Pridham Hall (New Plymouth Boys High School)

95-103 Eliot Street, NEW PLYMOUTH

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Since it was completed in 1919 Pridham Hall has served as a symbol of New Plymouth Boys' High School. The school was established by an Act of Parliament in 1878 and officially opened four years later on a reserve set aside for the purpose on the first plans of the city of New Plymouth. The first headmaster was Ernest Pridham, a Master of the Arts graduate from Dublin who ran the school until his retirement in 1911. The school became increasingly popular after this date following the establishment of boarding facilities, an official uniform, and the segregation of girls, first admitted in 1885, from boys. Attempting to overcome the perception of the school as a class institution for sons of wealthy farmers, the headmaster had also made it known that no boy would be refused entry provided he was of good character and had an incentive to work. In 1916, three years after girls attended the school for the last time, a disastrous fire started in the school gymnasium and destroyed the main buildings of the school. Temporary accommodation was found in the nearby racecourse buildings until the new building envisaged by Headmaster William Moyes and the school board could be erected. It was agreed that the new building should be a comprehensive complex that would include all the facilities required by the growing roll and embody the spirit and rich prospects of the school. The board applied to the Institute of Architects for a suitably eminent architect to design the building. The president, William A. Cumming, was selected. As the official architect for the Auckland Grammar School Board, Cumming had considerable experience in designing buildings for educational purposes. The cost of Cumming's proposal was £12,350 and as the board only had £3500 insurance money, it applied to the Government for the remaining funds. The government, still recovering from the vast expenditure on defence during the First World War, refused to grant the amount requested. Months of negotiation resulted in an agreement that the government would provide just £5000 towards the costs, which meant that 'luxuries' such as the assembly hall, west wing and the bell tower would have to be omitted. Convinced that a hall was an integral part of a school, Moyes initiated a public appeal that resulted in sufficient funds to erect both the hall and the west wing of the building. Construction started in early 1918 and was completed the following year by Boon Bros. of New Plymouth. The two storey building is built side-on to the road and overlooks the cricket pavilion. Made of reinforced concrete with a roughcast exterior, the front façade of the building includes a large balcony designed to allow spectators to watch the cricket. The west wing of the building is dominated by a large Elizabethan style window. The east wing remained unfinished until the Napier earthquake of 1931 destroyed all hope of erecting the bell tower. It was then built to the same height as the west wing and capped with a battlement-like finish. The roof is of pressed metal tiles, a material meant to resemble the more expensive slate, and features a large roof lantern on the north façade. Edwardian Freestyle in design, the building includes several classrooms and laboratories built around a large assembly hall. Timber panelling and wooden columns are a feature of the hall. Named after the first headmaster, Pridham Hall was officially opened by Deputy Prime Minister Sir James Allen [1855-1942] in 1919. Pridham Hall allowed the entire school to be taught in a single building. The assembly hall became the spiritual and physical heart of the school. Yet the school role continued to increase beyond all expectations of the school board, and in 1923, two extra classrooms were incorporated into the building. Three years later a fire destroyed the new classrooms in the east wing and badly scorched the roof of the assembly hall. The students were transferred once more to the racecourse buildings until the damage was repaired later that year, again by the Boon Bros. By 1927 an enlarged curriculum and increased number of students meant Pridham Hall could no longer contain the entire school. Extra classrooms were erected on the school grounds. By 1965 the assembly hall was too small to hold the entire school safely. Funds for a new hall were approved and the government agreed to contribute a larger amount than was usual towards the new hall as it had not been able to fund the full cost of the original hall. The first school assembly was held in the new building in 1972. Although the assembly hall in Pridham Hall continues to be used for house meetings, the building is now primarily a class-room block used for lessons in English, history, geography, and social studies. The building has been recently renovated and is in excellent condition. Pridham Hall has national significance as the work of eminent New Zealand architect William Cumming. New Plymouth Boys' High School is one of New Zealand's best known secondary schools and, as the oldest remaining structure in the school and the primary building for the majority of the school's history, Pridham Hall is significant as the focus of the school's identity. The size and layout of the Hall is of historical interest as a indicator of the size of the school in the early twentieth century. Its unique façade is historically noteworthy as a permanent reminder of the financial stringencies practiced by the government following the First World War, and the assembly hall stands as testimony to the generosity and support of the local community.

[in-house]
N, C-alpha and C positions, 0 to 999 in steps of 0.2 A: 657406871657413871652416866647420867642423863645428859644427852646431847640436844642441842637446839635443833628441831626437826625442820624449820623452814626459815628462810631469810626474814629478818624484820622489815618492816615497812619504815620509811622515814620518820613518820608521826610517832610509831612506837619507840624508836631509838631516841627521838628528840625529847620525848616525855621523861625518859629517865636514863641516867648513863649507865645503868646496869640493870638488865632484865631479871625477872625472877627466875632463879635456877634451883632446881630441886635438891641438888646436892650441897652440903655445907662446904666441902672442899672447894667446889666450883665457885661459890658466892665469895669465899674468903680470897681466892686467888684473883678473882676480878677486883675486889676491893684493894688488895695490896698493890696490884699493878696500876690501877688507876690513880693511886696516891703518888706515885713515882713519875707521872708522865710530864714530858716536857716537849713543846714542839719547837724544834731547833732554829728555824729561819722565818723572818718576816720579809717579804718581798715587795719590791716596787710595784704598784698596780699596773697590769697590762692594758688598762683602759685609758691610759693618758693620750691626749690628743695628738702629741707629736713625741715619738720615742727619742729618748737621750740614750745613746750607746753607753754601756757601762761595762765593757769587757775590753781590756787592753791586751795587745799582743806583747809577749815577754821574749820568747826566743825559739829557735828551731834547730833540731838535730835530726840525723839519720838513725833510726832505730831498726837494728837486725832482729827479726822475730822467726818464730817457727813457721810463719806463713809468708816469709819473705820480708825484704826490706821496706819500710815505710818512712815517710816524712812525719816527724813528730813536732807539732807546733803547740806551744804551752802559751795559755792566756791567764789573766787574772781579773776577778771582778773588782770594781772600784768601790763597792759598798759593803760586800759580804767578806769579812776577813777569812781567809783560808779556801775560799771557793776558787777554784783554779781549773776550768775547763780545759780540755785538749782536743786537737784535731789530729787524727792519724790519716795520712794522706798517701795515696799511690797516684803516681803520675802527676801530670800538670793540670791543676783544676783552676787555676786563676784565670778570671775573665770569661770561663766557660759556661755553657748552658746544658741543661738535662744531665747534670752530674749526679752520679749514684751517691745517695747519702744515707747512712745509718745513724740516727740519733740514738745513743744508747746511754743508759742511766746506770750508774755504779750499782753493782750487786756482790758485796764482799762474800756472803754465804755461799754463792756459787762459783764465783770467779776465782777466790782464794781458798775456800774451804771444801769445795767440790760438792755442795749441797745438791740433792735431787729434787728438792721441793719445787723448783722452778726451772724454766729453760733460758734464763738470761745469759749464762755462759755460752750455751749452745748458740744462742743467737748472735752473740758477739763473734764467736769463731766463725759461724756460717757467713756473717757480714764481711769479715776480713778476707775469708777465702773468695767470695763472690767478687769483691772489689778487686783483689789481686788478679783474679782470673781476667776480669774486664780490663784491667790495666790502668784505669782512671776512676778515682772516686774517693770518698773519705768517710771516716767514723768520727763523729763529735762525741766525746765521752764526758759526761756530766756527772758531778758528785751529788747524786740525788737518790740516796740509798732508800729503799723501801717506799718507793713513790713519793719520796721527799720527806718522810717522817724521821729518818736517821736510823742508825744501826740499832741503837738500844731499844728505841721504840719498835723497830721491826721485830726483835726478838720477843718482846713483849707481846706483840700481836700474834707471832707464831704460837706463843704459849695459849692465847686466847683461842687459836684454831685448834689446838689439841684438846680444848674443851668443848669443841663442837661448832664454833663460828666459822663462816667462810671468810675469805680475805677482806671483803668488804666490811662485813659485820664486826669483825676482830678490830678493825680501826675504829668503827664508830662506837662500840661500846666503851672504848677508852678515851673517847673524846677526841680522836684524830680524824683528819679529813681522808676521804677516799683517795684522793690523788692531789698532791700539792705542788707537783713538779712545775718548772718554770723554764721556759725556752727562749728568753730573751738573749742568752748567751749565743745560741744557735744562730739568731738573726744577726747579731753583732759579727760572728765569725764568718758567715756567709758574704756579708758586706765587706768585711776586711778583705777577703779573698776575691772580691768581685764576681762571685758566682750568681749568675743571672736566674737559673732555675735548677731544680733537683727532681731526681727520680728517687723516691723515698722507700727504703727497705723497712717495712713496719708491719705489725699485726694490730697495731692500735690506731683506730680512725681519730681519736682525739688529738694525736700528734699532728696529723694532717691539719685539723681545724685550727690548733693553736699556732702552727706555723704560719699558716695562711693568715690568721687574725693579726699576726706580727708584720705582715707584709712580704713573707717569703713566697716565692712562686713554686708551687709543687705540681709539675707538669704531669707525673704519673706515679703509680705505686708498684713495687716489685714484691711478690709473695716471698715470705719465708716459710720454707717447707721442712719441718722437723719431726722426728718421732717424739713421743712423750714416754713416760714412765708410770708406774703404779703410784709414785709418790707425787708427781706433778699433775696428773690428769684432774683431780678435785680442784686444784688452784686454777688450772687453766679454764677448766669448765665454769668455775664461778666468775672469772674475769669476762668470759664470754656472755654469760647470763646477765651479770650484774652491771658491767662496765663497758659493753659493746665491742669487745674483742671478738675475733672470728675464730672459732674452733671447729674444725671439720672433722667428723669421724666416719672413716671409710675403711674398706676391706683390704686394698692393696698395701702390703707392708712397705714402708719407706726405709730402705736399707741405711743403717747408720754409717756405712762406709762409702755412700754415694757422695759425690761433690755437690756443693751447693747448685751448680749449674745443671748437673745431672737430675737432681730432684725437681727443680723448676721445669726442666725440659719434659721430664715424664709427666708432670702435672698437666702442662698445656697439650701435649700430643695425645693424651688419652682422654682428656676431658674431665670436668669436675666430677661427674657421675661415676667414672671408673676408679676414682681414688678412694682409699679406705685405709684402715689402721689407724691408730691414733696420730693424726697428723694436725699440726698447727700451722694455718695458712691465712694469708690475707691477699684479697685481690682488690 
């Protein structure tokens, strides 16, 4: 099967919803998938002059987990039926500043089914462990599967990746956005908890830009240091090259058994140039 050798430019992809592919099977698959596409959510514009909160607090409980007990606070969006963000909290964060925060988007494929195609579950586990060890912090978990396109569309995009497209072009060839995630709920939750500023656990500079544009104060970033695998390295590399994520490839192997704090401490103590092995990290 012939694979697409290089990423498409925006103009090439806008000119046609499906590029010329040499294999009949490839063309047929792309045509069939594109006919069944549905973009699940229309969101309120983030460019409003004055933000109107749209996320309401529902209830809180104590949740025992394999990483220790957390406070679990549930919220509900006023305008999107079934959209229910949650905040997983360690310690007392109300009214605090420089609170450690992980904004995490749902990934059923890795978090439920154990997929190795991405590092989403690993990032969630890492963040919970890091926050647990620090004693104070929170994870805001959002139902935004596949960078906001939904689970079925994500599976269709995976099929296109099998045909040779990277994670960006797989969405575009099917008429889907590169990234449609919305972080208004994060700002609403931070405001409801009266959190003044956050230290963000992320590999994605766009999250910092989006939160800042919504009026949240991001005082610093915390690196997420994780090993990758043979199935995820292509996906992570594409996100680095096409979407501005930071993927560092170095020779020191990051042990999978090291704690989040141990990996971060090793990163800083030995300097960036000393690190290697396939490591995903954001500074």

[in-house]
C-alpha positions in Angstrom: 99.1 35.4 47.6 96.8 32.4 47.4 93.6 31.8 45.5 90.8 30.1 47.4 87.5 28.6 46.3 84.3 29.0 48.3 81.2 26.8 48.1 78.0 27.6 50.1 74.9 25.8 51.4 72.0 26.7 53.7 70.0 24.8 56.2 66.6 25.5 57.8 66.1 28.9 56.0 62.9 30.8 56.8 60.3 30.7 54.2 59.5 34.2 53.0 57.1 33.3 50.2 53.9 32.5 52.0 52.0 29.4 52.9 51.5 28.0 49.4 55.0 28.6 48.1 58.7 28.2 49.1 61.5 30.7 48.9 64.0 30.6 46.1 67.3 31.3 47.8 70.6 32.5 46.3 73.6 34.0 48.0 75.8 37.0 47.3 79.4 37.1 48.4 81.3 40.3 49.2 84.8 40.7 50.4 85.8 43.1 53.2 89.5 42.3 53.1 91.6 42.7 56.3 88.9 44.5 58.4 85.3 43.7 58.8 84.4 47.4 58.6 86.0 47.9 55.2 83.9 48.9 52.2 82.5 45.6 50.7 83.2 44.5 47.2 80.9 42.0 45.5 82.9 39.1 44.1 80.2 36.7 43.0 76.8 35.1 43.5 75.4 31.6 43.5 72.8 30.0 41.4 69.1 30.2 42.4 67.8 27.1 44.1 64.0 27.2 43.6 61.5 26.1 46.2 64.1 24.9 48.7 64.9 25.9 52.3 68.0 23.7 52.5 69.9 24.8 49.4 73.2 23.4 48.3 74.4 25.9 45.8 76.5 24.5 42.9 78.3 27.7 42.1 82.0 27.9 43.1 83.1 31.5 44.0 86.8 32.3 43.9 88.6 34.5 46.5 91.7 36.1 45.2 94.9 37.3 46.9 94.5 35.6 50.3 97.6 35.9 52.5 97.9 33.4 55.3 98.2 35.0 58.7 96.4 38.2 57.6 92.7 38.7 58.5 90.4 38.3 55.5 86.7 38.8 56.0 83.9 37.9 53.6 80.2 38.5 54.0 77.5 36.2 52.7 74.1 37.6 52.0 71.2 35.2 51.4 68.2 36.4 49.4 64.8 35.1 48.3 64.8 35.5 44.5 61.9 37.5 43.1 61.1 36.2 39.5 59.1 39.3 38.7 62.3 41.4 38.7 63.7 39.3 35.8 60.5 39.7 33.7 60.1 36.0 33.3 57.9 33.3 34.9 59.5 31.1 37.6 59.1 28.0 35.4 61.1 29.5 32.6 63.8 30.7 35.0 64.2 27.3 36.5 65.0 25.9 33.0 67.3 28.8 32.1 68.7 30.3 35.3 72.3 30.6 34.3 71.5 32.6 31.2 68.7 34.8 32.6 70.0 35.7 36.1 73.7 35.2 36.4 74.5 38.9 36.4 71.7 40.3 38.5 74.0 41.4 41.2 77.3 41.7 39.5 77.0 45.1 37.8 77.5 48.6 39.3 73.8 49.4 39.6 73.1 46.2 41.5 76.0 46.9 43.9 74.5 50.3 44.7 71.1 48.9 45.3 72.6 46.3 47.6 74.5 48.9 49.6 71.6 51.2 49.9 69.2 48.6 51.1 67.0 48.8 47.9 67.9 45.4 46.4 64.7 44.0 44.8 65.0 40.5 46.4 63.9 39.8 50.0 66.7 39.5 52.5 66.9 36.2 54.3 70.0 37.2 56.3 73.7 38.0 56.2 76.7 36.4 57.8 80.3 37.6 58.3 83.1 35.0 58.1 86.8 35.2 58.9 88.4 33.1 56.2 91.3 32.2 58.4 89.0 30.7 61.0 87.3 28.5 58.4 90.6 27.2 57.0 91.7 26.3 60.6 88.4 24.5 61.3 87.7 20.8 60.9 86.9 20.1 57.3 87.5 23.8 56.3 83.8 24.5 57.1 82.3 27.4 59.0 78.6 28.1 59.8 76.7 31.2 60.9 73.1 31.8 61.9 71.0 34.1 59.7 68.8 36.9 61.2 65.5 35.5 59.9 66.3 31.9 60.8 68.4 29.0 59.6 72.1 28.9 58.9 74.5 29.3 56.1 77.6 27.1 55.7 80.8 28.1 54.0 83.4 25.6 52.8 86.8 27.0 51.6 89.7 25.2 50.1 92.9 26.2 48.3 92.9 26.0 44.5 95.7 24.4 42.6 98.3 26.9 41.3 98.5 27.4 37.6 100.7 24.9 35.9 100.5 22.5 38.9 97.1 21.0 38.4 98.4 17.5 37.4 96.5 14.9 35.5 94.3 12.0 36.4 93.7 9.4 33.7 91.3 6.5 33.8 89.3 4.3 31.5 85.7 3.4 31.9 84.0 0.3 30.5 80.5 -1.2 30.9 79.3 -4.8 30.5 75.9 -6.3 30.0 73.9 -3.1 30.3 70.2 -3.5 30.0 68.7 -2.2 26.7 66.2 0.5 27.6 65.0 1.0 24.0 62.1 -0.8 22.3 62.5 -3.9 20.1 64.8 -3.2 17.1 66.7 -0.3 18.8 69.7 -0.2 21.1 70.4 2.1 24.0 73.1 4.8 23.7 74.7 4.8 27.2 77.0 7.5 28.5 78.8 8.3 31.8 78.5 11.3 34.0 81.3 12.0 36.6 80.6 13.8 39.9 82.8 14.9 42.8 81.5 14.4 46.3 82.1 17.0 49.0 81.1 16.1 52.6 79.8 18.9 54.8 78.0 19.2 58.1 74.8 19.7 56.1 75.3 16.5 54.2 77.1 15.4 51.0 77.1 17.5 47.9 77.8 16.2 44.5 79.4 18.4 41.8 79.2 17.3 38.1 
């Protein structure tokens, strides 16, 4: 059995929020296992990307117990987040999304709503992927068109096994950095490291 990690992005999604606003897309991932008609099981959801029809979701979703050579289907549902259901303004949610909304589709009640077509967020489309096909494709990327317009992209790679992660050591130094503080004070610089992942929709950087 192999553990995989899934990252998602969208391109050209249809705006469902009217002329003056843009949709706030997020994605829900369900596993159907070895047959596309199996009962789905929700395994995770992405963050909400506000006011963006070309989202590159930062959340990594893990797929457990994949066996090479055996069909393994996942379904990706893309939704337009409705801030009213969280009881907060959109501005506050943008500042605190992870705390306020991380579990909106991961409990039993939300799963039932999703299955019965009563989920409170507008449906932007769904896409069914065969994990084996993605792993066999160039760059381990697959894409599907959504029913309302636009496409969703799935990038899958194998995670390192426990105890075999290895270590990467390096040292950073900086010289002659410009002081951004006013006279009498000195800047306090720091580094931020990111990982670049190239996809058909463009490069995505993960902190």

Pridham Hall (New Plymouth Boys High School), New Plymouth. CC BY-SA 4.0 Image courtesy of | Itineris55 | 29/12/2022 | Itineris55 - Wikimedia Commons
Pridham Hall (New Plymouth Boys High School), New Plymouth. Interior | Rebecca O'Brien | 01/11/2002 | Heritage New Zealand Pouhere Taonga
Pridham Hall (New Plymouth Boys High School), New Plymouth | Chris Horwell | 22/04/2011 | Heritage New Zealand Pouhere Taonga



List Entry Information


Detailed List Entry



List Entry Status

Historic Place Category 1


Private/No Public Access

List Number


Date Entered

6th June 1990

Date of Effect

6th June 1990

City/District Council

New Plymouth District


Taranaki Region

Legal description

Pt Lots 3-7 DP4911 Secs1704- 1712 1719-1731 etc-NPBHS